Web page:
The 306: Day review at Station Hotel, Perth – ‘intimate and vital’
The 306: Day is the second part in the National Theatre of Scotland’s trilogy inspired by the 306 British soldiers shot for military crimes during the First World War.
The first part, Dawn, was set in the trenches of 1916. Now, writer Oliver Emanuel turns to the Glasgow home front in 1917 where women work in a munitions factories, militate for peace and cope.
Emanuel forms a larger picture around the stories of a widow, a sister and a mother of the soldiers whose stories were told in Dawn.
Gertrude (Amanda Wilkin) has her war pension withdrawn because her husband did not die in the “normal way”. The character of Nellie (Dani Heron), based on the sister mentioned in the will of Joe Byers, one of the soldiers, ends up campaigning for peace and supporting her conscientious objector husband (Steven Miller), but her mother, Fletcher Mathers, cannot believe in her son’s death.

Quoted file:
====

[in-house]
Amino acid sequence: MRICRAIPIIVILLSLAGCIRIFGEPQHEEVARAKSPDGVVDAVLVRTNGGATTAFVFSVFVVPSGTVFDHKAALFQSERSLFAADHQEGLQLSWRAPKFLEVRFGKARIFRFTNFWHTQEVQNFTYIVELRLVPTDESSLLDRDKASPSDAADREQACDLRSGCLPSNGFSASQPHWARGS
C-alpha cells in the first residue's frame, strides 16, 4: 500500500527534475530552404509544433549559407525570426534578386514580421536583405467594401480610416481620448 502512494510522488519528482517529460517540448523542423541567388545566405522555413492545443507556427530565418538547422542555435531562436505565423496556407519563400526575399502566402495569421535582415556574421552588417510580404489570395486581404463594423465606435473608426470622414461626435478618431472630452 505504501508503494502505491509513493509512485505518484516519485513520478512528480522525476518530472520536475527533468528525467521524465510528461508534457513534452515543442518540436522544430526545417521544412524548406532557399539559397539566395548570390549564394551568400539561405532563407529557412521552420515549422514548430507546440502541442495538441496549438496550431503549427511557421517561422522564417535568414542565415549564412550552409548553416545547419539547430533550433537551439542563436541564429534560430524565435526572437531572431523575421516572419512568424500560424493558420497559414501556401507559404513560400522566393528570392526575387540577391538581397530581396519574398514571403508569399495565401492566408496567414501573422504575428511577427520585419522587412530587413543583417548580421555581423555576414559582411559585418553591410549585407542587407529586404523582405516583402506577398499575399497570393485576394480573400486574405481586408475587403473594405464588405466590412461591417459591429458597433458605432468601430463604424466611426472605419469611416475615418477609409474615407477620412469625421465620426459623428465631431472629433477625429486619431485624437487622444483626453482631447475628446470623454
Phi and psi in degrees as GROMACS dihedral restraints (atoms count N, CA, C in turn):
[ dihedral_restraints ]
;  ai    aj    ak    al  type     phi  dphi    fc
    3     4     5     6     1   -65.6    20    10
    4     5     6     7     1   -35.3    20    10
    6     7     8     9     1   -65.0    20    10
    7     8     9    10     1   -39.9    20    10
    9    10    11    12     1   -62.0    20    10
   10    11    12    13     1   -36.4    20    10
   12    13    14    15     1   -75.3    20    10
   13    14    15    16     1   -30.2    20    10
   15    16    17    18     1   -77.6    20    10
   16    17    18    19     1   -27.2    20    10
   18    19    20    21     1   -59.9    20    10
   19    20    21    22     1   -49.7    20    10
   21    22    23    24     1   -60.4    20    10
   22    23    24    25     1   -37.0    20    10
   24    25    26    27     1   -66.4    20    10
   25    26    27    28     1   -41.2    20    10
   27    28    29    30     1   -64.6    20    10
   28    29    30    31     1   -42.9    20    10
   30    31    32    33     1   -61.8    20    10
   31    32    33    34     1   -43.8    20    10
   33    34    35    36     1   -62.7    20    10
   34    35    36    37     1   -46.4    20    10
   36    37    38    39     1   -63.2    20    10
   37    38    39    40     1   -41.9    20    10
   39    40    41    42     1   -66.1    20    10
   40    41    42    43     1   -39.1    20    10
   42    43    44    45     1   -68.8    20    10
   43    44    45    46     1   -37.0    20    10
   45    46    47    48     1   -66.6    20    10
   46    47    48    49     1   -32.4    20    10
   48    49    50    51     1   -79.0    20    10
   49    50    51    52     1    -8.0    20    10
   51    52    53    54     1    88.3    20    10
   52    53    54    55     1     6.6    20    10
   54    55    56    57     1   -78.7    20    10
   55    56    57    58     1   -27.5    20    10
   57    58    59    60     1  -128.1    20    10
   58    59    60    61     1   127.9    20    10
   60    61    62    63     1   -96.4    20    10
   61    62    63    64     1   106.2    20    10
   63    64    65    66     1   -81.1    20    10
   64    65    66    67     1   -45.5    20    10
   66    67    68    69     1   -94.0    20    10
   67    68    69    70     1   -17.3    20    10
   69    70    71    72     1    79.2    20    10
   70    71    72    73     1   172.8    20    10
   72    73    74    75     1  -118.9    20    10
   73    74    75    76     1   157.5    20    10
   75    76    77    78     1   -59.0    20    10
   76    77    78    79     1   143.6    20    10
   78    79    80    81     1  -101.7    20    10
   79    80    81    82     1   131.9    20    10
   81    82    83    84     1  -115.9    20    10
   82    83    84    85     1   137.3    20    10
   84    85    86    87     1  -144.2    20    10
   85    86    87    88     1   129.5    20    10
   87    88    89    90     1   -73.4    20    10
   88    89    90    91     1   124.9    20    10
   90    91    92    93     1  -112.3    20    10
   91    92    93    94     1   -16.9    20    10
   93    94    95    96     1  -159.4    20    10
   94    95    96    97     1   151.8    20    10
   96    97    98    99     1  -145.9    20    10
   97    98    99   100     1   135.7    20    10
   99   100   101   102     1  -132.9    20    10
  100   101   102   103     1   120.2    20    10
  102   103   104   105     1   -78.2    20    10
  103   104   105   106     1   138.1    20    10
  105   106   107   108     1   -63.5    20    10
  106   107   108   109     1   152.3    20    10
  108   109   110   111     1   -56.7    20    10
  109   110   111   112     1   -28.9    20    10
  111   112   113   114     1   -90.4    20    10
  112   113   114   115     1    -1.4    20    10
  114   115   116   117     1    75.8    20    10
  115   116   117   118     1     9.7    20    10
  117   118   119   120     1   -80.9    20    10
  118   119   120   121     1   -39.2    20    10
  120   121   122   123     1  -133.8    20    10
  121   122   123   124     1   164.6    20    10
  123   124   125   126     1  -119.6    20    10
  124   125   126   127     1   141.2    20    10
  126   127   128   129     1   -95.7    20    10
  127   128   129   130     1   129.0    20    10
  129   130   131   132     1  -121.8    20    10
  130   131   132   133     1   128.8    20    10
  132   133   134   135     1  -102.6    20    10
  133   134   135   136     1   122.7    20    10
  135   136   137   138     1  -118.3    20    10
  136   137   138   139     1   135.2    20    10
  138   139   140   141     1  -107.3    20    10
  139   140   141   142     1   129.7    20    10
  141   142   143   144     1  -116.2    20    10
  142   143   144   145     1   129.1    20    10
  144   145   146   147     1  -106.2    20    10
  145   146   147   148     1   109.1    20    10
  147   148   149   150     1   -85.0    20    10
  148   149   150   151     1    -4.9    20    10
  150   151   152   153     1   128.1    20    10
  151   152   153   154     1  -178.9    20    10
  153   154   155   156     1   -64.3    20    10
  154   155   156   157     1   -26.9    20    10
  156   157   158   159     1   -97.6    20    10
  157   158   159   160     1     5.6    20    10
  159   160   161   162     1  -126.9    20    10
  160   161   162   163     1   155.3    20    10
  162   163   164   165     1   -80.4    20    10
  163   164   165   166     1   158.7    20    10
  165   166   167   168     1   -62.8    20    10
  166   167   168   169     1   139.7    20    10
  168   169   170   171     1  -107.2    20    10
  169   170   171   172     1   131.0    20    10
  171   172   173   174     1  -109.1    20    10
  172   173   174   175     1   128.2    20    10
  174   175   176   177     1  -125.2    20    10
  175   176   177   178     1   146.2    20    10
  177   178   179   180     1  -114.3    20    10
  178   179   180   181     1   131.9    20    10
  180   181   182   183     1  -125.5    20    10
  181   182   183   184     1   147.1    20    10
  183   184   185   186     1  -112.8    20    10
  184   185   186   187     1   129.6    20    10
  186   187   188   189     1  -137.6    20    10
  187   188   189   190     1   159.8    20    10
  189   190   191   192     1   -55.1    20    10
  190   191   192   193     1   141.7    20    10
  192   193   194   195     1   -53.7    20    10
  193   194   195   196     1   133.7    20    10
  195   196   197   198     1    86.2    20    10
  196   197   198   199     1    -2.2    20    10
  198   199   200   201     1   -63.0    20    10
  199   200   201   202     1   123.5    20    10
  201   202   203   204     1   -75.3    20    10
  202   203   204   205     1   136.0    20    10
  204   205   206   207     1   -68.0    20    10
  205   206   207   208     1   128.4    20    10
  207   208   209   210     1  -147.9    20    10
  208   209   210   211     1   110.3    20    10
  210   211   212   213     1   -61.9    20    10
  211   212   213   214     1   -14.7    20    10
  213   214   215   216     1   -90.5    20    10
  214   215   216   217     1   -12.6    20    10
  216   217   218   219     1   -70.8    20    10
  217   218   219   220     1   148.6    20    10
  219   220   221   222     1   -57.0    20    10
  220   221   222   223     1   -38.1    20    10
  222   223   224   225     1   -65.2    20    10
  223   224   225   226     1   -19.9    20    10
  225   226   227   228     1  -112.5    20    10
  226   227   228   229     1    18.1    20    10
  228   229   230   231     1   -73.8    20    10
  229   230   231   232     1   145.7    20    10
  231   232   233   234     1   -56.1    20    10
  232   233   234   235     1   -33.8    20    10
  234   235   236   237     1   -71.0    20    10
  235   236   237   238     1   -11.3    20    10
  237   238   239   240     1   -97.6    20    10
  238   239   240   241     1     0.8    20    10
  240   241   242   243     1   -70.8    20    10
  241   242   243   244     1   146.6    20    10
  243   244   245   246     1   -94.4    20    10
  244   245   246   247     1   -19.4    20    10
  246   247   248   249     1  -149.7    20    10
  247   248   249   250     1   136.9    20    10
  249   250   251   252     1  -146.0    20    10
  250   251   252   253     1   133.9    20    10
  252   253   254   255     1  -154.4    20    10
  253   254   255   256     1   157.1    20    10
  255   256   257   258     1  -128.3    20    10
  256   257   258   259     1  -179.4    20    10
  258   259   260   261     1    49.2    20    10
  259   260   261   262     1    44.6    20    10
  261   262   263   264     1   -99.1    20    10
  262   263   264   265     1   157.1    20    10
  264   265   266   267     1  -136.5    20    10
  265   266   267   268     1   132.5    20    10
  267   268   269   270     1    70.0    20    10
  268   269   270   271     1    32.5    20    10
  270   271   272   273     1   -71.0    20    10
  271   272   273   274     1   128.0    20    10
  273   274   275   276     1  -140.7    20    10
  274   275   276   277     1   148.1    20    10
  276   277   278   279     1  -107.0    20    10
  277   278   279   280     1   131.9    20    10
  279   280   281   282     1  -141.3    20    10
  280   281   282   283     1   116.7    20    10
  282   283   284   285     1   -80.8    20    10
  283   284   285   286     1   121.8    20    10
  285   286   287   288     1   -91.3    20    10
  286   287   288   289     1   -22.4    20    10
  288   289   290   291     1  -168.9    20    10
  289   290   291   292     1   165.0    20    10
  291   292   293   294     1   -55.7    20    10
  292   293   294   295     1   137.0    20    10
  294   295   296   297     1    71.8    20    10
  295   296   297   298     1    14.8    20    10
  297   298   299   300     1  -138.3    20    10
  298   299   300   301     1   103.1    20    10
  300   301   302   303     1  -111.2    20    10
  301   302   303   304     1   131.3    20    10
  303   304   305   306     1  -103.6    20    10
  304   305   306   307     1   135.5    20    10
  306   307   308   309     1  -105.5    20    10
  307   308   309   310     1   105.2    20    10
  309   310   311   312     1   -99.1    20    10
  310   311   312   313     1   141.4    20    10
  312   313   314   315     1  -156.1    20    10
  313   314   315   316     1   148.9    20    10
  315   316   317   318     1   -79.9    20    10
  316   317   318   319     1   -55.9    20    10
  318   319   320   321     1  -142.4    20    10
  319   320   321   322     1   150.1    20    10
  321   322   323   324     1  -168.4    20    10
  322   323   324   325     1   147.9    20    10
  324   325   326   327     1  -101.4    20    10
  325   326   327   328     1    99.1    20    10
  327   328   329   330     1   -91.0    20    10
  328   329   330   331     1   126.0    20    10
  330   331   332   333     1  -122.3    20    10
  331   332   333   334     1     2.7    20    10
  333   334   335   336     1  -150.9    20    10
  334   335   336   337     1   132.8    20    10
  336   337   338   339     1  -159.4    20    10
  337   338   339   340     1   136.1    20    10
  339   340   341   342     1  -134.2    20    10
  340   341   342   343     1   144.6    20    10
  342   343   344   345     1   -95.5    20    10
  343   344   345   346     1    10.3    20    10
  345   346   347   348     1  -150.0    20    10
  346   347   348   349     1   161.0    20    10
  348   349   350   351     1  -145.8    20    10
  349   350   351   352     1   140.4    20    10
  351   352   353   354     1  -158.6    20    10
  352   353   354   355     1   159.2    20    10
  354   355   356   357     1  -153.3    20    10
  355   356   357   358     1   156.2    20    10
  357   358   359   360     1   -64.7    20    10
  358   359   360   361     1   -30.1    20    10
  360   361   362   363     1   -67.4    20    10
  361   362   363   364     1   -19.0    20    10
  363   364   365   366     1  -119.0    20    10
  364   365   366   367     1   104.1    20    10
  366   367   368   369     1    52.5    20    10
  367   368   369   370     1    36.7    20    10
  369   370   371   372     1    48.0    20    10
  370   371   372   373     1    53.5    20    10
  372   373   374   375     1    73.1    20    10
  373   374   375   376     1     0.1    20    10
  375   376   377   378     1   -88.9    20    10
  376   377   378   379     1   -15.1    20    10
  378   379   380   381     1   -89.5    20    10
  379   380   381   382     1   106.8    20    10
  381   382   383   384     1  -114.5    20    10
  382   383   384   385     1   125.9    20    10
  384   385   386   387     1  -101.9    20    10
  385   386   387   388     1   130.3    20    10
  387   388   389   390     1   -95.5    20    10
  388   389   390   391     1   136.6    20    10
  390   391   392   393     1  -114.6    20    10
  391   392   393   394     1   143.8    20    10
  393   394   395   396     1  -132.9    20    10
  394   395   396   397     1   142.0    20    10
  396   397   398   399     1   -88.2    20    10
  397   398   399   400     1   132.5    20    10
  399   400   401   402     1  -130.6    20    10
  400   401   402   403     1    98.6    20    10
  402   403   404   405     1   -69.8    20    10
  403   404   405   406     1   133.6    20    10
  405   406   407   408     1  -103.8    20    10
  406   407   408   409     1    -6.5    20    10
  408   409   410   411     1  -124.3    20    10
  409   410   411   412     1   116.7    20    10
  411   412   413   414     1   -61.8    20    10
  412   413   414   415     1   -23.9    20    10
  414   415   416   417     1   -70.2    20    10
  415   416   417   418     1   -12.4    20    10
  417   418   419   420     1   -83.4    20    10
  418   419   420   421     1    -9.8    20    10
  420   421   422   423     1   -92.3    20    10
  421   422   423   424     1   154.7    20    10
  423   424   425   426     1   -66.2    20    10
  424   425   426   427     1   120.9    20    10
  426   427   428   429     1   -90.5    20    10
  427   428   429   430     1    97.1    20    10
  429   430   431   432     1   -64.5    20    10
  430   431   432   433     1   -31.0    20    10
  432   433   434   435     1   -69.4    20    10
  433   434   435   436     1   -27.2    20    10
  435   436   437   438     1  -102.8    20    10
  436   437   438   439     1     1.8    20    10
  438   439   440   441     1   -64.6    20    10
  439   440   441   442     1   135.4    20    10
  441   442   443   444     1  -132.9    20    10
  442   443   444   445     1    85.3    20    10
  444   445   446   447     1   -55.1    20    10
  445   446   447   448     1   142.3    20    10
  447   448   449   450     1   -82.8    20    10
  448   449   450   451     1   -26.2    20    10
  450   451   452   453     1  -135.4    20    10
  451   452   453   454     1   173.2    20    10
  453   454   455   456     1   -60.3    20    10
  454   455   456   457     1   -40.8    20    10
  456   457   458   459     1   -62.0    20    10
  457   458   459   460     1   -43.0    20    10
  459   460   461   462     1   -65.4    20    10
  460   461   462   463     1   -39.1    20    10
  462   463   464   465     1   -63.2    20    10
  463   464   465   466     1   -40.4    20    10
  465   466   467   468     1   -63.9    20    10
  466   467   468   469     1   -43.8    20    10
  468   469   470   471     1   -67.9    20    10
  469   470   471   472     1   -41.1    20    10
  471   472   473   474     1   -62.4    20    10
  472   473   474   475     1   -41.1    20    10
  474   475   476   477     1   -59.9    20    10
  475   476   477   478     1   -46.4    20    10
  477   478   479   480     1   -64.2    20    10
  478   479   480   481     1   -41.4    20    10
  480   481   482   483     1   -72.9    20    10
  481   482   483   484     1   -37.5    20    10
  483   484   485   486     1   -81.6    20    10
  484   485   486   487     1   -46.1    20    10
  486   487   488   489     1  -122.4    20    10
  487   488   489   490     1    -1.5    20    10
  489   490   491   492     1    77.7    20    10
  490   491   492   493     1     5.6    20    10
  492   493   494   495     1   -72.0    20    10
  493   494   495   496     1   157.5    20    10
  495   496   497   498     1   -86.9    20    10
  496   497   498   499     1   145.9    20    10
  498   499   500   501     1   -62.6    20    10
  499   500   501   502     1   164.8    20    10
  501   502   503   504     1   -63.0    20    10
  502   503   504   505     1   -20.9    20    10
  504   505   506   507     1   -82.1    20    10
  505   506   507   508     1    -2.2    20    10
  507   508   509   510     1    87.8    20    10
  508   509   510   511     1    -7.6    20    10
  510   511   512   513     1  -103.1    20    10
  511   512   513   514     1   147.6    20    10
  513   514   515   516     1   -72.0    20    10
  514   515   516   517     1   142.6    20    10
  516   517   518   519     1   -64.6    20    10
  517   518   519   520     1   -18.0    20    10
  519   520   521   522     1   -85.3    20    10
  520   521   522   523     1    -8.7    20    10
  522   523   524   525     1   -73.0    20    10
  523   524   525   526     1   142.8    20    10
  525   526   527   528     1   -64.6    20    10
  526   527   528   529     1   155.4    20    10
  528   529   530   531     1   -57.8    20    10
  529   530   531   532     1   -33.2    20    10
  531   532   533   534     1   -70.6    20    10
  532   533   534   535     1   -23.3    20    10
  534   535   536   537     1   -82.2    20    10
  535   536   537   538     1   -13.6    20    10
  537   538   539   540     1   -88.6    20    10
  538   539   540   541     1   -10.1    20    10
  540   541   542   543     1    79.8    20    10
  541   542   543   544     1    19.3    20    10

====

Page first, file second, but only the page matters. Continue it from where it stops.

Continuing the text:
Gareth Williams’ background music adds a frenetic tension. Song drives much of the action, binding the women together in their work and uniting them in standing up for their rights.
The six-strong cast all have strong, versatile voices, equal to the demands of a production which is a musical in all but name.
Director Jemima Levick keeps all this moving at considerable pace. Becky Minto’s rough hewn design of movable benches serves an in-the-round production which will tour small, found spaces. But mostly changes of scene and time are denoted by the movement and considerable physical performances of the ensemble, in a production which finds modern resonances in century-old injustices.
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